By Kathryn Reed
If your vacation rental in South Lake Tahoe – full house or just a room – is not permitted, get ready to be fined.
The City Council is contemplating hiring a firm to clamp down on those who are operating without a permit and therefore presumably not paying transient occupancy tax.
The electeds on Sept. 19 heard a presentation from Ulrik Binzer, co-founder and CEO of Host Compliance. The Bay Area firm has a suite of services designed to essentially manage the vacation home rental business for cities and counties.
At the end of the discussion the council members said they were interested in a software-based business like Host Compliance, wants staff to bring back a proposal for what services Host Compliance would provide, and wants to know if it’s necessary to go out for bid.
Services available include:
· Address identification
· Compliance monitoring
· Tax collection and audit support
· Permitting solutions
· 24/7 hot line
· Short-term rental ordinance consulting
· Rental data and analytics.
Contracts are usually on an annual basis. The cost to the city would be determined on the services requested. It’s based on the number of listings that would need to be monitored. A benefit is that when the contract ends, the city would retain the rights to information obtained by Host Compliance.
Binzer’s data about the city shows how the number of vacation rentals has changed over the last year – how it is a fluid industry with listings coming and going. This is why it takes time to analyze – it’s not a static situation. For instance, in the last year 1,832 VHRs have been added to the market in South Lake Tahoe, with 1,488 being deactivated. Fifty-four percent of the listings are new in the last 11 months.
Plus, there are renters who try to skirt the law. Binzer said his team is able to ferret out those offenders.
Host Compliance uses letterhead from the jurisdiction it represents to send correspondence to out-of-compliant property owners. This way the owner never knows a third party is involved.
Binzer said about 4 percent of the letters are returned because of bad address information. Another 1 percent of the identified properties are not actually out of compliance.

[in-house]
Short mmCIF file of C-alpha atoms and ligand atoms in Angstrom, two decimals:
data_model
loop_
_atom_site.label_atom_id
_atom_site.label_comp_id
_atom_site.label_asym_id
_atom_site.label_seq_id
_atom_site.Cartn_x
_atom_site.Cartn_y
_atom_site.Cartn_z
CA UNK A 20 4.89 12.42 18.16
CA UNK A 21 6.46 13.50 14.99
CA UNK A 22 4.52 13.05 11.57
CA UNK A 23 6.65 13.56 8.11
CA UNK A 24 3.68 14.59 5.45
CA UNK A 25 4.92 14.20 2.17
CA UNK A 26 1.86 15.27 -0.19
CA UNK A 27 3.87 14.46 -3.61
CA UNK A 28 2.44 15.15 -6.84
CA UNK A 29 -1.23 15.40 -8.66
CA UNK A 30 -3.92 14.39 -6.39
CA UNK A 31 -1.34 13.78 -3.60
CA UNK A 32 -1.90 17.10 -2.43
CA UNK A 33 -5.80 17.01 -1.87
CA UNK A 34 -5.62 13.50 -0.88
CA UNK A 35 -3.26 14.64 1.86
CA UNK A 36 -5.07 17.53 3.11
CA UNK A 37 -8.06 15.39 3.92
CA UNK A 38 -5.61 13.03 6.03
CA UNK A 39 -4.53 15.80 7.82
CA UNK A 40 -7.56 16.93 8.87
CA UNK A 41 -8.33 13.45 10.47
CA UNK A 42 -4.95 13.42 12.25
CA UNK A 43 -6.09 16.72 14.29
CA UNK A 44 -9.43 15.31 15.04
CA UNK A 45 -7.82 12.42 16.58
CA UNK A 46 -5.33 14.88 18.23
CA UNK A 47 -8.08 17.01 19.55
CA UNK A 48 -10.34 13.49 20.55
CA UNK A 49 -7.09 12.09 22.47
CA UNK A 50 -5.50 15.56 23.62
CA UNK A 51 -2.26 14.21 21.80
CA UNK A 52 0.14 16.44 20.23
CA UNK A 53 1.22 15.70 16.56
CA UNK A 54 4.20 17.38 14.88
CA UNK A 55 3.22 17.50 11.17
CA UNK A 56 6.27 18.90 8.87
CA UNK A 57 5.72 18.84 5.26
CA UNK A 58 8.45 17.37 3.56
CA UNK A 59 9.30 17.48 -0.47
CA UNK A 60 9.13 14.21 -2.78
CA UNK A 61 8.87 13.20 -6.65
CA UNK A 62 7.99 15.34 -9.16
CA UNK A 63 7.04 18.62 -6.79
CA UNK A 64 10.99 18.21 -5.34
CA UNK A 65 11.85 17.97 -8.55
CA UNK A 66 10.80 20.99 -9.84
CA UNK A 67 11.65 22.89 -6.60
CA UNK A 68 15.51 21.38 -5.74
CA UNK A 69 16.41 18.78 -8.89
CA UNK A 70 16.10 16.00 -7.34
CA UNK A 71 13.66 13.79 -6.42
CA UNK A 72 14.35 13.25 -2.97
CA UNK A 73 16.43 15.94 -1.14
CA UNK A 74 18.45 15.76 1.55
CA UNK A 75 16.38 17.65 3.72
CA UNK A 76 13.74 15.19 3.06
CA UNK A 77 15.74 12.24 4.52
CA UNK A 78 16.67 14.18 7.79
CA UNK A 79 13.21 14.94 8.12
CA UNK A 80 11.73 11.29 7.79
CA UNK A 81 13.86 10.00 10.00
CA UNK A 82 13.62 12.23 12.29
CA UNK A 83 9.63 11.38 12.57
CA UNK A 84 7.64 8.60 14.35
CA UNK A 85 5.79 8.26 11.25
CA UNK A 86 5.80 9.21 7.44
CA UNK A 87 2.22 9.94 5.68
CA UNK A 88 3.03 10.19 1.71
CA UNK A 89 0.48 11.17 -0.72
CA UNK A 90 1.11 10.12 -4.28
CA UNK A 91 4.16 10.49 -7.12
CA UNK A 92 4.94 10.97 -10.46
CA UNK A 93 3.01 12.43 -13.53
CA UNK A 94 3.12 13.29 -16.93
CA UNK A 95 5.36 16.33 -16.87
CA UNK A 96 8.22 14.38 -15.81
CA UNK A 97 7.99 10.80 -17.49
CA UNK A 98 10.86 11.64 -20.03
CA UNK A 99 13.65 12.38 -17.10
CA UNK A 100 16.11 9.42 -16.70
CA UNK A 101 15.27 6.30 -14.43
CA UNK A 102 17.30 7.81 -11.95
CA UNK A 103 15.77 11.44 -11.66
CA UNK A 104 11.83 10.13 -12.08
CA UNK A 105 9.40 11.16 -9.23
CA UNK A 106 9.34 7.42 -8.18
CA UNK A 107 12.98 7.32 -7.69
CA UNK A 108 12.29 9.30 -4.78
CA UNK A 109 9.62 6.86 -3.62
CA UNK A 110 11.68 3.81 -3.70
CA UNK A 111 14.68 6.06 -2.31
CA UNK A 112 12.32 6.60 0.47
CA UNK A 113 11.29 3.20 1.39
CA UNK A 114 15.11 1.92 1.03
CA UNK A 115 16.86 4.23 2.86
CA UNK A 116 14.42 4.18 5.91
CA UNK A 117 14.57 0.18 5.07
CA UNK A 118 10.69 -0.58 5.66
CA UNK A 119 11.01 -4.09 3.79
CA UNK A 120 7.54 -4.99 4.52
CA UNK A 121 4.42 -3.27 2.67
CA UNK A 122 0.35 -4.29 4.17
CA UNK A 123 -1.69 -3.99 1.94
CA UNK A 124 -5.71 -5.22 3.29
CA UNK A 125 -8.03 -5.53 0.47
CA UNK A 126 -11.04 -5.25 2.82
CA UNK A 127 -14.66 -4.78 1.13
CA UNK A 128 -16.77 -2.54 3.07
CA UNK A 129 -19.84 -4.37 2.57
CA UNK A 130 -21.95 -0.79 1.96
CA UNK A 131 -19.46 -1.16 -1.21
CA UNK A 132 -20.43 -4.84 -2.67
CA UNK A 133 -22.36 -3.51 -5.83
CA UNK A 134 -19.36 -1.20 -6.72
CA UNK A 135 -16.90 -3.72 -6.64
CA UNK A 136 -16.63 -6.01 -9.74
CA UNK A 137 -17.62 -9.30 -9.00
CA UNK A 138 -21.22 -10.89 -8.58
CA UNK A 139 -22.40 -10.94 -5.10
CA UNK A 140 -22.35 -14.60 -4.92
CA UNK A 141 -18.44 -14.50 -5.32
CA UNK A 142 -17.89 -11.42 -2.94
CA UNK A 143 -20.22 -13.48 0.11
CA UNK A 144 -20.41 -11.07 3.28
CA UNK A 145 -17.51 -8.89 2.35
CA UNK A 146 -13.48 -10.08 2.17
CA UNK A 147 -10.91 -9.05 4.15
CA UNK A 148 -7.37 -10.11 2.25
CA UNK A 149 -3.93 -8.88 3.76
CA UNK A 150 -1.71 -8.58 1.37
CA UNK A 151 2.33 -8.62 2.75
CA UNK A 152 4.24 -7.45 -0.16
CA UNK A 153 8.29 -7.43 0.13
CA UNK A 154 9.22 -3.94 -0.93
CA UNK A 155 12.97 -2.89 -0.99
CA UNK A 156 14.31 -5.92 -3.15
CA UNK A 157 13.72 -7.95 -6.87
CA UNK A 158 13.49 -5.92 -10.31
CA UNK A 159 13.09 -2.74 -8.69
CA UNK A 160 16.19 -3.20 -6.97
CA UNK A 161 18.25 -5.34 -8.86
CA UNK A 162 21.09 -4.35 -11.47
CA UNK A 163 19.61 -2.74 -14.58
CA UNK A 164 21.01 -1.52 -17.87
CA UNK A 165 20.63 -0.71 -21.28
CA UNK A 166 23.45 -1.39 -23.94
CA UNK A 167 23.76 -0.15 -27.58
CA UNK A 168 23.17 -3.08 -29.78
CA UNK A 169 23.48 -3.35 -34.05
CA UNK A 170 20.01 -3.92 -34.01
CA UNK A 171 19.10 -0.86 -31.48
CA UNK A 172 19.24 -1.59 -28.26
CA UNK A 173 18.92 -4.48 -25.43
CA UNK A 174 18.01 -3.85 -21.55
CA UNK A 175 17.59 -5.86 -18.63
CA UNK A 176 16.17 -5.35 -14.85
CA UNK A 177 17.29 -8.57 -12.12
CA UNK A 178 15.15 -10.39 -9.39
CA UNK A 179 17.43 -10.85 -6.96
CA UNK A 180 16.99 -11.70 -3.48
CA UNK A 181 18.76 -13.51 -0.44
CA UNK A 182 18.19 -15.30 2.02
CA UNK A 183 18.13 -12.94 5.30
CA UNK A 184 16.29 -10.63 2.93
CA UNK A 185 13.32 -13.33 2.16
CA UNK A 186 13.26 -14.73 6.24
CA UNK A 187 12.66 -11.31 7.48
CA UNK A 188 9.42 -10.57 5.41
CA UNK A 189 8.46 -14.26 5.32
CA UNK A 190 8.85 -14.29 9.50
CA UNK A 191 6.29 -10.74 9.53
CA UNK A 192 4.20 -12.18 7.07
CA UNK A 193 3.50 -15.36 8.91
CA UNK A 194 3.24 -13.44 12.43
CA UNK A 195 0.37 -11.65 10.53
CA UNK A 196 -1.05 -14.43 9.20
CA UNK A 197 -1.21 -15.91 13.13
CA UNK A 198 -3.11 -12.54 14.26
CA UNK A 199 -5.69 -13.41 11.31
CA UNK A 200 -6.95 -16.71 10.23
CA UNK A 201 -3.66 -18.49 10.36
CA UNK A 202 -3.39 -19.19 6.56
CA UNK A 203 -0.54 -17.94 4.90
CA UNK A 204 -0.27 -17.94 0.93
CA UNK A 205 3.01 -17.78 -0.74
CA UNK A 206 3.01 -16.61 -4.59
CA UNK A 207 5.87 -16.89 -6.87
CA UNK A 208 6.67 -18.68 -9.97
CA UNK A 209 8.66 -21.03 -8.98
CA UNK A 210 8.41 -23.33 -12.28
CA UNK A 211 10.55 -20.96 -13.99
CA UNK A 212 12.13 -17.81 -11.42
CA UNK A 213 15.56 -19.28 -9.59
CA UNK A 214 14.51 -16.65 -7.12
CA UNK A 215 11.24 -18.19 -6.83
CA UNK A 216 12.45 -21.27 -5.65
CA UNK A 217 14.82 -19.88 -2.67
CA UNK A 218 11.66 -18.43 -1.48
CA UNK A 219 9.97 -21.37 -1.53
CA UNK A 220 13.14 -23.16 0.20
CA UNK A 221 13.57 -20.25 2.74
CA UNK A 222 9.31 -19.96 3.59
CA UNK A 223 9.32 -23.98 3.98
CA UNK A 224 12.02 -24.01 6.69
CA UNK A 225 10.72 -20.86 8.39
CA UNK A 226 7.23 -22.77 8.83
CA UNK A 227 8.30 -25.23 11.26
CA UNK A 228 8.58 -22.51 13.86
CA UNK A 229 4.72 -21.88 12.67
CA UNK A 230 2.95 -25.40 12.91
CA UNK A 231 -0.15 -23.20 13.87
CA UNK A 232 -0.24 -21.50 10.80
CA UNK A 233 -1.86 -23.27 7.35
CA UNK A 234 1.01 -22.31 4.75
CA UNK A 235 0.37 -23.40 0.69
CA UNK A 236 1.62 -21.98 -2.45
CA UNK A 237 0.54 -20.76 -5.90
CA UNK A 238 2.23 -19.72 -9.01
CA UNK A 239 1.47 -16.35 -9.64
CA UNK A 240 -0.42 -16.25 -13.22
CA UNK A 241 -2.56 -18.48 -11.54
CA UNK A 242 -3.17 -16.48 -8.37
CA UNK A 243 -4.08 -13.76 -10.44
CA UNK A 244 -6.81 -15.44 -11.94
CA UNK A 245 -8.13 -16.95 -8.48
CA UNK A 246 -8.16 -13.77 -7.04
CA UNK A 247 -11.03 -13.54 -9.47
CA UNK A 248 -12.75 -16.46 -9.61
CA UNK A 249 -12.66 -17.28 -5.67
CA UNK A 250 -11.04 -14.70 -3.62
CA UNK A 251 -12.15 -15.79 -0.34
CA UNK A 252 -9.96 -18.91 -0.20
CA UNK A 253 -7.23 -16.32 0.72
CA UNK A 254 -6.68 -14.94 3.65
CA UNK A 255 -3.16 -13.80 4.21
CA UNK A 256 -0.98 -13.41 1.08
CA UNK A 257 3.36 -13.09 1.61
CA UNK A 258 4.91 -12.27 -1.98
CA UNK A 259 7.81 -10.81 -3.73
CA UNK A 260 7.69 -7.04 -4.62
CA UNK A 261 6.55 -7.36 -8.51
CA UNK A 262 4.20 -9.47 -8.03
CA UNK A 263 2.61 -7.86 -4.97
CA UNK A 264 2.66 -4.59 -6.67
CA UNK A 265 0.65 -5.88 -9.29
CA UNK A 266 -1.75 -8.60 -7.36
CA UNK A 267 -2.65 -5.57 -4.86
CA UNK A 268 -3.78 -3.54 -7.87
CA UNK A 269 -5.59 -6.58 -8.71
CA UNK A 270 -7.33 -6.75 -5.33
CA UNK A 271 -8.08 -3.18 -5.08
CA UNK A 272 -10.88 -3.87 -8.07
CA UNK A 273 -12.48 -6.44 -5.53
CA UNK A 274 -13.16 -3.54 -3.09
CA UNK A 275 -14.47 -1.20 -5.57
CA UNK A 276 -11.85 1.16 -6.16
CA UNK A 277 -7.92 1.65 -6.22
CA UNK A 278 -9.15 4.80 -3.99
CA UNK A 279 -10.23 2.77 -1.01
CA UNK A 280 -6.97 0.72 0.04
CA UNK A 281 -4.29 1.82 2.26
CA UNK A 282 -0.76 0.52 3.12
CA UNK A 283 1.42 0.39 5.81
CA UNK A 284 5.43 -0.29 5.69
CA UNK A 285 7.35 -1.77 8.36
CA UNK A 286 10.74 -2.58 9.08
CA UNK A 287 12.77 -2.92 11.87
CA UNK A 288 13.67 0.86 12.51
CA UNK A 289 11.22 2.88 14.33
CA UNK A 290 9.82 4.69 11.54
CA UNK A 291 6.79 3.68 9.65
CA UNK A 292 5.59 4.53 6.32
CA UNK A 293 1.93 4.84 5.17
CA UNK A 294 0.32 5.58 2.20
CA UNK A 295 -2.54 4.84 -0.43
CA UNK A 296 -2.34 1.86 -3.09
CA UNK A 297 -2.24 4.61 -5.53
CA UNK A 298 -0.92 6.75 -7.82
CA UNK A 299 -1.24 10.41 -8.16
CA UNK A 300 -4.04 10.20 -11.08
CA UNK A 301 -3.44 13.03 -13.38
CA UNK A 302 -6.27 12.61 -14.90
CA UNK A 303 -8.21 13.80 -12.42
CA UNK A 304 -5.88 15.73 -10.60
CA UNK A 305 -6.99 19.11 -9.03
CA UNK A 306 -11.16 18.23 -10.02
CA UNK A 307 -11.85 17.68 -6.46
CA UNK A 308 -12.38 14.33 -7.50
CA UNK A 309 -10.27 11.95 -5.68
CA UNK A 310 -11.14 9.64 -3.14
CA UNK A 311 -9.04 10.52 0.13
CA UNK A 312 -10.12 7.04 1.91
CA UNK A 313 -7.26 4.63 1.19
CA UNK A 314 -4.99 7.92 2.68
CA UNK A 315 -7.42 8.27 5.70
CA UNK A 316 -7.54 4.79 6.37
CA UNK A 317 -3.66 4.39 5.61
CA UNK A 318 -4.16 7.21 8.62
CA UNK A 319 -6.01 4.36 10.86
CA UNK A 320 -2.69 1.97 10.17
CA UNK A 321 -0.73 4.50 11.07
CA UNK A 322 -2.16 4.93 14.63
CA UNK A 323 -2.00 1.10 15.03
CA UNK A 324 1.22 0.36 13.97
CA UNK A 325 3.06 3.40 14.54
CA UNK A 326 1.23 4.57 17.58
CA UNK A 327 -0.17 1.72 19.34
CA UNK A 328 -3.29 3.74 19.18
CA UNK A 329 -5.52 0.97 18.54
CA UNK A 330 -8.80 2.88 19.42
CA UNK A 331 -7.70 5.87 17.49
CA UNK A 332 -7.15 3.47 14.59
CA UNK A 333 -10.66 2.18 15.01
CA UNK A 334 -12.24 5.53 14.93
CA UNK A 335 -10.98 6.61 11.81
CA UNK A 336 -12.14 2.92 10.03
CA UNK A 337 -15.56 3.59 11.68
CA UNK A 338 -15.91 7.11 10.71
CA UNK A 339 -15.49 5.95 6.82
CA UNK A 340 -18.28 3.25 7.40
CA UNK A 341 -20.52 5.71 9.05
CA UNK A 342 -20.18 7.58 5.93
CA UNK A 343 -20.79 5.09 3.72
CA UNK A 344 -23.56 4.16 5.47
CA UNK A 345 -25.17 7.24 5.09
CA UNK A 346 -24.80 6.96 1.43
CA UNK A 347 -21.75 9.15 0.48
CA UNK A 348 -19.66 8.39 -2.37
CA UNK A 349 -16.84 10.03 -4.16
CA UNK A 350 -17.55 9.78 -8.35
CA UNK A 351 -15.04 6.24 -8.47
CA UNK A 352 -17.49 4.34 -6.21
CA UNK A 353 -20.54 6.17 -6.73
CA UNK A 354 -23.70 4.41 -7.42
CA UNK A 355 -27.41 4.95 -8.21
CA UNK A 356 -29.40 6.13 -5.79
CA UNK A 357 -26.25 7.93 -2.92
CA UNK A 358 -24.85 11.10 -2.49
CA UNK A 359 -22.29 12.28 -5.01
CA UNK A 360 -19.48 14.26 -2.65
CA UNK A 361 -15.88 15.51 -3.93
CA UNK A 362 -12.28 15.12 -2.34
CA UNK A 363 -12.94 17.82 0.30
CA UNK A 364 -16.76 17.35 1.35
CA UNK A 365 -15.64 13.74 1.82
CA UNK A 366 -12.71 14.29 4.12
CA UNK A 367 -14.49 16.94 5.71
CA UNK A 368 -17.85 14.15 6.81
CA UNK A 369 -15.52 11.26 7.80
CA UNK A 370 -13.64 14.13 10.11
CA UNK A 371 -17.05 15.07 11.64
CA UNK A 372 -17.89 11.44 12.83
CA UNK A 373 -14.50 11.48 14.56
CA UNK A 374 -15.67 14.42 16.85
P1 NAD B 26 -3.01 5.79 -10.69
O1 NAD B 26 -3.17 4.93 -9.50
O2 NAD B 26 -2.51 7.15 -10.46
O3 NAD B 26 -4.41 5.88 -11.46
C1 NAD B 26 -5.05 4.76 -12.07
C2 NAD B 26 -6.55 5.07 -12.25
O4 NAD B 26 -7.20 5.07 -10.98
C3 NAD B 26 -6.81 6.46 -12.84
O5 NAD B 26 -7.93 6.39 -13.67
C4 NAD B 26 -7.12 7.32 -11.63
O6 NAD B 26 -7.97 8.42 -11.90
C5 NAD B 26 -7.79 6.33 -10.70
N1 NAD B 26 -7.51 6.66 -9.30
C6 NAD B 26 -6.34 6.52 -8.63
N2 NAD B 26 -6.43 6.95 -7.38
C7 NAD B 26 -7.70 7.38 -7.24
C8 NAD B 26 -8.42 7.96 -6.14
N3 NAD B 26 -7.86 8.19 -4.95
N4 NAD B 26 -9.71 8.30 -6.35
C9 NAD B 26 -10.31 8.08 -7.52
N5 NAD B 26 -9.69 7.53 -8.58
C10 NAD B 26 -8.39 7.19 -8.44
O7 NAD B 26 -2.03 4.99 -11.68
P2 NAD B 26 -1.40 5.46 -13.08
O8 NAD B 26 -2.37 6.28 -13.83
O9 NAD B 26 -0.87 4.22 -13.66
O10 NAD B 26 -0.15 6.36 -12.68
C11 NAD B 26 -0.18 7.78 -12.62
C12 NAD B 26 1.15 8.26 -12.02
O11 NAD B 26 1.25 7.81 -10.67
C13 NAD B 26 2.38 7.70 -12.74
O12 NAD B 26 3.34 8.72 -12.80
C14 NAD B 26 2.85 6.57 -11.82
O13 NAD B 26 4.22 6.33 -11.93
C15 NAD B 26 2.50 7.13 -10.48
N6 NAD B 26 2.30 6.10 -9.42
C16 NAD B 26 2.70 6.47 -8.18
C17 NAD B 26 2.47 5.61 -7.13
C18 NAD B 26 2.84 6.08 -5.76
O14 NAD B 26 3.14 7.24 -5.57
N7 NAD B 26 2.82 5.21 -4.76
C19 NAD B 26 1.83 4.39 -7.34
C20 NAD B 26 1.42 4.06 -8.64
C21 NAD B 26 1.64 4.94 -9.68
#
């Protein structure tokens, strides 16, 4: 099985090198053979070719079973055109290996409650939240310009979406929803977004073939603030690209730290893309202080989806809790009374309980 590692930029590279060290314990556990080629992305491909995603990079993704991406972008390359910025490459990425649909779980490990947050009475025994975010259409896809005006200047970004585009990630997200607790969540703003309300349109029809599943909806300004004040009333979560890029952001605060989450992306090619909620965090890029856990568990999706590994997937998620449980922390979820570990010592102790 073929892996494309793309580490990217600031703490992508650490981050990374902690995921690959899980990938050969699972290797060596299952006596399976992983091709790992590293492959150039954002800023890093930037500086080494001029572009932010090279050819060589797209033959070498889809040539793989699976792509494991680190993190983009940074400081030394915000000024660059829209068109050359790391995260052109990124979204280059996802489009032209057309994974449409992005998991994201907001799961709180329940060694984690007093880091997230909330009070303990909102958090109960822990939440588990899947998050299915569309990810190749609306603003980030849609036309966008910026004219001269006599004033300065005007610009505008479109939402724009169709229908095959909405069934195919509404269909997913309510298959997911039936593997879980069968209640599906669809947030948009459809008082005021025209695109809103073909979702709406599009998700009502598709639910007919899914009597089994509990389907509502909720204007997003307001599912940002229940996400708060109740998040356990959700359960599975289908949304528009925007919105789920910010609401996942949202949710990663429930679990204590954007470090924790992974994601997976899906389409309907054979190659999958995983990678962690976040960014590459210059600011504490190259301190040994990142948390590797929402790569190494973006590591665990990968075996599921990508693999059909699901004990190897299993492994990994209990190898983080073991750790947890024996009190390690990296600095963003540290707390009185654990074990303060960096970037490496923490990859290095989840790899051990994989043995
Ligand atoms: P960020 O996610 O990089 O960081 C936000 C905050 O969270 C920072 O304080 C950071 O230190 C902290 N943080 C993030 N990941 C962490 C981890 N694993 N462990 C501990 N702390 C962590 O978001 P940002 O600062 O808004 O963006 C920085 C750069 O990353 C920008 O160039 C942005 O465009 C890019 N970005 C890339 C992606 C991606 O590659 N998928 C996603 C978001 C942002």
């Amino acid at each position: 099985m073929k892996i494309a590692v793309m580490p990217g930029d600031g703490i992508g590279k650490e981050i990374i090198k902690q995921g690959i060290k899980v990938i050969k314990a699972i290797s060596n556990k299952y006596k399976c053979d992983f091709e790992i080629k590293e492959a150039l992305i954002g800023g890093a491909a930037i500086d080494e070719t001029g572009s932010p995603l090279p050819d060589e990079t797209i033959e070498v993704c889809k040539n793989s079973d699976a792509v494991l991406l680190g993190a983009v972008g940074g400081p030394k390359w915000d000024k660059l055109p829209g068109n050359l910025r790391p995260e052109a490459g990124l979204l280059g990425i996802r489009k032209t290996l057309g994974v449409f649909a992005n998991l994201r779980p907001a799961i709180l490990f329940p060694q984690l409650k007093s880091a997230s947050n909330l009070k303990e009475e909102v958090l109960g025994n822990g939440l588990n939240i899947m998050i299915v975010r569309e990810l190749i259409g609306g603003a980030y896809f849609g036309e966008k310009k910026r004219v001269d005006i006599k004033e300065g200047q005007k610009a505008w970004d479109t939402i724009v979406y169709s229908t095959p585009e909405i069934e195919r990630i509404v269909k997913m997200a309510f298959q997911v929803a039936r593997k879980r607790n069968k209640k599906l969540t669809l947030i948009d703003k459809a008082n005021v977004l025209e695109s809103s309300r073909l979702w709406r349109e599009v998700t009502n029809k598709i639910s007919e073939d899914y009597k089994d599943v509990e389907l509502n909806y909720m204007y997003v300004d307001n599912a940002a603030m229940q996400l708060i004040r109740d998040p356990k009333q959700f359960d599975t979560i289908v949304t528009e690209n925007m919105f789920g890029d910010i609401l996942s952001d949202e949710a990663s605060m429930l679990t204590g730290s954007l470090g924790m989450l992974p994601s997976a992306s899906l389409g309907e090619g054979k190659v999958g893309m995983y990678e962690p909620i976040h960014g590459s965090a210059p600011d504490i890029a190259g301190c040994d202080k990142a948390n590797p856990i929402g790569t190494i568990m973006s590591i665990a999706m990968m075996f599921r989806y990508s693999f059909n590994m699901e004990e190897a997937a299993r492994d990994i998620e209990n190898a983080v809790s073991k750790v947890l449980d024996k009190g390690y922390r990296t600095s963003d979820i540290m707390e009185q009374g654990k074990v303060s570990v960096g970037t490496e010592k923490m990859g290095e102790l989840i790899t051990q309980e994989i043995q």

Vacation rentals have been a divisive topic in town. Enforcement is a constant refrain, with a loud chorus saying whatever ordinance is in effect has never been enforced. Another complaint is that for years the city has been leaving money on the table. That comes in the form of not making people be compliant via permits or tax collection.
With the around-the-clock hot line Host Compliance staffs, the complaining party is asked to provide a photo, video or other evidence of a violation. Assuming the property is registered, a Host Compliance rep calls the host. The database is able to easily identify repeat offenders.
TOT represents 22 percent of the city’s General Fund budget in the 2017-18 budget that was approved Tuesday. While it keeps going up, it is leveling off. Of note, though, was that the TOT from hotels dipped in July. This could be because Knights Inn no longer exists, and/or because more people are in vacation rentals. After all, TOT was up more than $60,000 in July compared to 2016.
Placer County and Truckee use Host Compliance. In the first nine months, Placer saw a four times ROI with $780,000 in TOT collected. Its annual fee is $196,000. Truckee in the first two months of using Host Compliance had an ROI of 1½ times, with $111,289 collected at an annual cost of $72,600. In other words, at least at the start the service is more than paying for itself.
The company said its clients – there are 70 throughout the United States, with 30 in California — see three to five times return on investment.
Expedia, which is the parent company of 18 vacation rental sites (representing 38 percent of the local online sites), TripAdvisor – owner of seven sites (19 percent of market), and Airbnb (43 percent of listings) are the primary entities scrutinized.
South Lake Tahoe a few years ago hired an employee with the purpose of cracking down on VHR violators. Her job includes managing VHR permits, auditing non-reporting TOT, and being the point person for citations and appeals. Her work is time consuming.
Host Compliance has software that would be more time efficient, as well as provide more services than what the one staff member can currently do.